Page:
River moulded landscape

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The genesis of the Late Triassic landscape

The Ober­an­ven path is cross­ing a land­scape, formed by the Late Tri­as­sic lay­er dur­ing the Meso­zoic 200 mil­lions of years ago. In fact this lay­er is made by lime and clay sed­i­ments of an old pre­his­toric sea.
The gen­e­sis of the actu­al land­scape is result­ing from waters meet­ing the rocks.

In the past, the Late Tri­as­sic lay­ers did not yet appear on the sur­face, as they were cov­ered by thick Lux­em­bourg Sand­stone lay­ers. But lat­er on as these lay­ers fin­ished to be erod­ed, the Late Tri­as­sic lay­ers could be found on the sur­face.

The sed­i­ments of these Late Tri­as­sic lay­ers are com­posed by lime, clay and sand, form­ing an imper­vi­ous rocky ground, eas­i­ly deformable and ready to be erod­ed by waters. In con­se­quence rivers and brooks were able to “mod­el” those Late Tri­as­sic lay­ers with­out efforts. Dur­ing a long time the waters of the riv­er Syre and its afflux­es carved the Late Tri­as­sic lay­ers and con­tributed active­ly to the actu­al face of the land­scape. Slight­ly undu­lat­ed for­ma­tions were engen­dered and the land­scape with its smooth val­leys and undu­lat­ed hills was born.

Farming

An orchid on the “Aar­nescht”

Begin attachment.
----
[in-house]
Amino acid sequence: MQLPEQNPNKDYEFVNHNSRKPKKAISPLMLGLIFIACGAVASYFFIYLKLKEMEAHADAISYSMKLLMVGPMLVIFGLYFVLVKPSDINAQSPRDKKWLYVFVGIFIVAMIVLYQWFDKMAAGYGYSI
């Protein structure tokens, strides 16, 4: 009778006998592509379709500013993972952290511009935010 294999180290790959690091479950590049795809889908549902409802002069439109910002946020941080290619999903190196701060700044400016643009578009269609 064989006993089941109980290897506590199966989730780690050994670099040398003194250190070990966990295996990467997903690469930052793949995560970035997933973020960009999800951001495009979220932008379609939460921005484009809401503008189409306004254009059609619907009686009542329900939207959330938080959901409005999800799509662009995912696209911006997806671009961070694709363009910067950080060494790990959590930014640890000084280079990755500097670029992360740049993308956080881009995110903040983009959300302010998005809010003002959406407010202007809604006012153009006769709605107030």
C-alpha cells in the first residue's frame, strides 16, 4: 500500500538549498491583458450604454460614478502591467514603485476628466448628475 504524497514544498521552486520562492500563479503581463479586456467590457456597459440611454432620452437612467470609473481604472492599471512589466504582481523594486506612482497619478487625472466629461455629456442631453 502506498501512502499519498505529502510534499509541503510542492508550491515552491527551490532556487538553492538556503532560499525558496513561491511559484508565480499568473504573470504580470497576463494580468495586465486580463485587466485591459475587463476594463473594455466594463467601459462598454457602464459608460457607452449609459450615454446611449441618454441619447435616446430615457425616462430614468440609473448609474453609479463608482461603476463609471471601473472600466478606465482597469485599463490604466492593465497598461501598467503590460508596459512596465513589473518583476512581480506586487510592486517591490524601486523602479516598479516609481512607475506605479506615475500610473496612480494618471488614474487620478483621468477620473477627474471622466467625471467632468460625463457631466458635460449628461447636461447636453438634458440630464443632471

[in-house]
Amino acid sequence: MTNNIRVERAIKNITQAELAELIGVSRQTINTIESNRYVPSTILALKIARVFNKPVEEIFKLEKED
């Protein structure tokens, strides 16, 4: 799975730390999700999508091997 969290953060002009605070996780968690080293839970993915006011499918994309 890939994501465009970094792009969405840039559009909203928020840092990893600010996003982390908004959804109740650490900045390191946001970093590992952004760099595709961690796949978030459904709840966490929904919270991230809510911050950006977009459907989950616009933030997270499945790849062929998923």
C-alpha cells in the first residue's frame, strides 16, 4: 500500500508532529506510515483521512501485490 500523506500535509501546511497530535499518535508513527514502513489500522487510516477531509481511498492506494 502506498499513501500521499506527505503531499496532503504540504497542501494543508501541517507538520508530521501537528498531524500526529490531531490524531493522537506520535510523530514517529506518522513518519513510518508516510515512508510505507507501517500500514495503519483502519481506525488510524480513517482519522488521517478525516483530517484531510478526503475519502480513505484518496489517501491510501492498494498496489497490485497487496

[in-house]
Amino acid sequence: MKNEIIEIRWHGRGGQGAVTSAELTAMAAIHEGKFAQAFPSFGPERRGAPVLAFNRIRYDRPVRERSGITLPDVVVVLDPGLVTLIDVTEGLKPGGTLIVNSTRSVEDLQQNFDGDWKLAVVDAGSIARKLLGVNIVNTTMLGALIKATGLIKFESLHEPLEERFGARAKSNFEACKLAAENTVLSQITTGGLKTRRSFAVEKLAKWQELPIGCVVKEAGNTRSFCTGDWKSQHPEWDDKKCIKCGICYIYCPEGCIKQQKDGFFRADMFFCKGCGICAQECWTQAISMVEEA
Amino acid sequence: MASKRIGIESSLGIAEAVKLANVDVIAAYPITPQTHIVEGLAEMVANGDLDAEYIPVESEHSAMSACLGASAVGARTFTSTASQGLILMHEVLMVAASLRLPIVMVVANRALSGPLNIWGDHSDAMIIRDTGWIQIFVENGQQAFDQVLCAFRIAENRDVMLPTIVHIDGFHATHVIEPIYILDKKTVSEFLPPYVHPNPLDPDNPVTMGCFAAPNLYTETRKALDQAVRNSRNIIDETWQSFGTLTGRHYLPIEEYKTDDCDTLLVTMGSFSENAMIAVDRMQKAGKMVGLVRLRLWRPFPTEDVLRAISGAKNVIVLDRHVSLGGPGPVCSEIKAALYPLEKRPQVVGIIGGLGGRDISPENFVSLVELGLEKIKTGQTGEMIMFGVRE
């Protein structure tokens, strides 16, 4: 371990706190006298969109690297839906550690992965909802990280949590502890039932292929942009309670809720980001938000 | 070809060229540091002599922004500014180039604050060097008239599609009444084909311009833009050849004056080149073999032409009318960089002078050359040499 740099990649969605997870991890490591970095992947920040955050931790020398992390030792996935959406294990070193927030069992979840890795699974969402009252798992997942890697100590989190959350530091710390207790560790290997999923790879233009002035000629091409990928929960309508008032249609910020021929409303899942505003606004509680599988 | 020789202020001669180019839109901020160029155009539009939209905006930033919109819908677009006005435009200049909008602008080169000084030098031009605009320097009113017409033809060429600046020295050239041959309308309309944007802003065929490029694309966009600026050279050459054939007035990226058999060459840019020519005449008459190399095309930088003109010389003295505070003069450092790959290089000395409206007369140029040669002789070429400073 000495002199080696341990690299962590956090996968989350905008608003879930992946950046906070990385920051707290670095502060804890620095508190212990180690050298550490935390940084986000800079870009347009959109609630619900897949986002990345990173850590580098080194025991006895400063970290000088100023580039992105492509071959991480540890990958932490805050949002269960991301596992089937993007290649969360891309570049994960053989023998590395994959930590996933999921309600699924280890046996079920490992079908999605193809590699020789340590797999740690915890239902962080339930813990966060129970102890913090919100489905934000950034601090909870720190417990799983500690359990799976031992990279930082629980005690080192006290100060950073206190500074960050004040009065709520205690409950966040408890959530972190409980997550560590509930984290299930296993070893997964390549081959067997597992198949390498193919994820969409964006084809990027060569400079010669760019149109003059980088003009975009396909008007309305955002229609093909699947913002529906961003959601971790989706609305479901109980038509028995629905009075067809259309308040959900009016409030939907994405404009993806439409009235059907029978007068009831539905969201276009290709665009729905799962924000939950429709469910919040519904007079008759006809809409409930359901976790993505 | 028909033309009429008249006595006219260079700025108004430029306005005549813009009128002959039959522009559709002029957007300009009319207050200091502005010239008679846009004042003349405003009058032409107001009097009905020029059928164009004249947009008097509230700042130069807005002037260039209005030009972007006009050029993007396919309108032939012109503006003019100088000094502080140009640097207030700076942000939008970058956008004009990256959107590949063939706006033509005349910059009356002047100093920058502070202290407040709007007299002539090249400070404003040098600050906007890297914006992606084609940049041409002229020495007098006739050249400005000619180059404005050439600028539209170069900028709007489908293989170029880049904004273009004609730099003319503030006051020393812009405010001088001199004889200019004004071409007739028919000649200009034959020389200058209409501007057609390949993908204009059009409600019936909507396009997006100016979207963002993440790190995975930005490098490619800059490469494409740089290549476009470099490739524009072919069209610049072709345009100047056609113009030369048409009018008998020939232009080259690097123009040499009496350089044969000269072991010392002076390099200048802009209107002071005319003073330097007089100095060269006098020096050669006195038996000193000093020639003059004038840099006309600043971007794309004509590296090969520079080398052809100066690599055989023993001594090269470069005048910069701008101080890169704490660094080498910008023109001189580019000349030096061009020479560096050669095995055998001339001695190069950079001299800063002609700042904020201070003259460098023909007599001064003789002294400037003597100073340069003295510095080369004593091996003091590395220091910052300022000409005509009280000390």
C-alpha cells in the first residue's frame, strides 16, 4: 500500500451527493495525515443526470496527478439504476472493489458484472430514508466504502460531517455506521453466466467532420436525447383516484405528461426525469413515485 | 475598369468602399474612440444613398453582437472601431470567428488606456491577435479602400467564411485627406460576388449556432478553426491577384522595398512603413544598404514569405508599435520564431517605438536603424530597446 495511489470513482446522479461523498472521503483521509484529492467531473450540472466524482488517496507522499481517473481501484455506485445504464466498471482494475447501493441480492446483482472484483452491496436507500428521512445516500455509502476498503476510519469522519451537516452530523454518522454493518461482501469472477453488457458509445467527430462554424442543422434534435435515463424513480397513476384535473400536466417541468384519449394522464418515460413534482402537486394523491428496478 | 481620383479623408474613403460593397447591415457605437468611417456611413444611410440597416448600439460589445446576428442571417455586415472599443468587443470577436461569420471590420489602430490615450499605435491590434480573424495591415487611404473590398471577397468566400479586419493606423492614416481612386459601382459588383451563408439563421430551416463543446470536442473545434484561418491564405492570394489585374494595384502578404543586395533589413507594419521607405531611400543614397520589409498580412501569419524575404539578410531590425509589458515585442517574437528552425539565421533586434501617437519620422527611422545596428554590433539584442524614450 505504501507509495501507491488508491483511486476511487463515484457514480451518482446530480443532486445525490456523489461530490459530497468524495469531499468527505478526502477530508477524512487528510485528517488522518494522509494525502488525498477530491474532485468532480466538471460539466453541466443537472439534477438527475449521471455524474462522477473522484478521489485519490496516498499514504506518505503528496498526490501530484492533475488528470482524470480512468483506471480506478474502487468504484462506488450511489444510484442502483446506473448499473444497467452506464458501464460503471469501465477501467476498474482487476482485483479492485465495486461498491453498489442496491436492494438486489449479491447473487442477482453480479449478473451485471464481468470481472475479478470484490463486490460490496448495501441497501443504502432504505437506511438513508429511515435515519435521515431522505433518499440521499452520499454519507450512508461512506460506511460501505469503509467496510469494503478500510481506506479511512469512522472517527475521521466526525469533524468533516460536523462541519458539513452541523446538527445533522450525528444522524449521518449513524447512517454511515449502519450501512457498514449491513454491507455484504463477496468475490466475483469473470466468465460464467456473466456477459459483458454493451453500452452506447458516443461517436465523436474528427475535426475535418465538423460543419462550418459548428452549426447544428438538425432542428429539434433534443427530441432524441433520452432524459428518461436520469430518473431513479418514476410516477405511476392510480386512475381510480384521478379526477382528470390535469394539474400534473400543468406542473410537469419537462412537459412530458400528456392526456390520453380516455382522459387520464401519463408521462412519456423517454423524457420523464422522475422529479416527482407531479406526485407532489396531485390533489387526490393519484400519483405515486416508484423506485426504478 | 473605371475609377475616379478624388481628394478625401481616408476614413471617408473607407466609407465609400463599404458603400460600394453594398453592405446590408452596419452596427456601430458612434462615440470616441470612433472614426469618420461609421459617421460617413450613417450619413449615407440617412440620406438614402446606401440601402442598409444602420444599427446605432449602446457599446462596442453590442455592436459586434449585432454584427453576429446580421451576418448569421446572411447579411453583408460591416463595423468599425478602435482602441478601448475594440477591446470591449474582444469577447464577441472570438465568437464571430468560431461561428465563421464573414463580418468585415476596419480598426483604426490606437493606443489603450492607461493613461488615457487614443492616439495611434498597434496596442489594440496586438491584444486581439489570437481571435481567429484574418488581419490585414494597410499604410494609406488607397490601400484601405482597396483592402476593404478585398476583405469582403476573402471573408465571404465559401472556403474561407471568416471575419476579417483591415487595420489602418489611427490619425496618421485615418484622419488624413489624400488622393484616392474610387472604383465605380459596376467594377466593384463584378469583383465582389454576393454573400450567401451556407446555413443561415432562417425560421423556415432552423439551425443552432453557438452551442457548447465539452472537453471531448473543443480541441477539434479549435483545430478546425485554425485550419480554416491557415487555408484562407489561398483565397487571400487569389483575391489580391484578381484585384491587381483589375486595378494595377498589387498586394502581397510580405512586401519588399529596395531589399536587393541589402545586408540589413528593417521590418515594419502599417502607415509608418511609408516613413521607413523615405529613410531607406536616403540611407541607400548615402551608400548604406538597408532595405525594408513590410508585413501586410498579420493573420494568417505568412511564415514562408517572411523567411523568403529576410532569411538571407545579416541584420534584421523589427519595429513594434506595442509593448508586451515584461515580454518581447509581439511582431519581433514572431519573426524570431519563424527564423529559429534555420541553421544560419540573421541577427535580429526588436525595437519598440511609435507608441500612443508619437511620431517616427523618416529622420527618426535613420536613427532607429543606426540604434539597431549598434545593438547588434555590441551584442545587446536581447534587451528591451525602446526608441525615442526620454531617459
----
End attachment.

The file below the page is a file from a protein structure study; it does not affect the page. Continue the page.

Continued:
The Late Tri­as­sic lay­ers, char­ac­ter­is­tic for their pas­tures and mead­ows had ever since been used for farm­ing by the inhab­i­tants.

As these lay­ers can only store a lim­it­ed quan­ti­ty of water and nutri­ents for the veg­e­ta­tion, the Late Tri­as­sic soil is not very favourable for crop plants use. After a rain show­er the soil is very wet because of its high clay lev­el, the clay min­er­als swell and the ground becomes imper­vi­ous. There­fore the water, nec­es­sary to cul­ti­vate eco­nom­ic plants can­not enter the ground and flows out the sur­face.

Impor­tant rock steeps (cues­ta) are draw­ing the land­scape at the meet­ing point of the Late Tri­as­sic and the Lux­em­bourg Sand­stone lay­ers.

At the north-east side of Ober­an­ven, in the very mid­dle of the Late Tri­as­sic land­scape, there lays one of the first nation­al nat­ur­al reserves in Lux­em­bourg: the “Aar­nescht”.

A very inter­est­ing didac­tic path is cross­ing this reserve, exhibit­ing one of the most impor­tant assort­ments of orchids in Lux­em­bourg.

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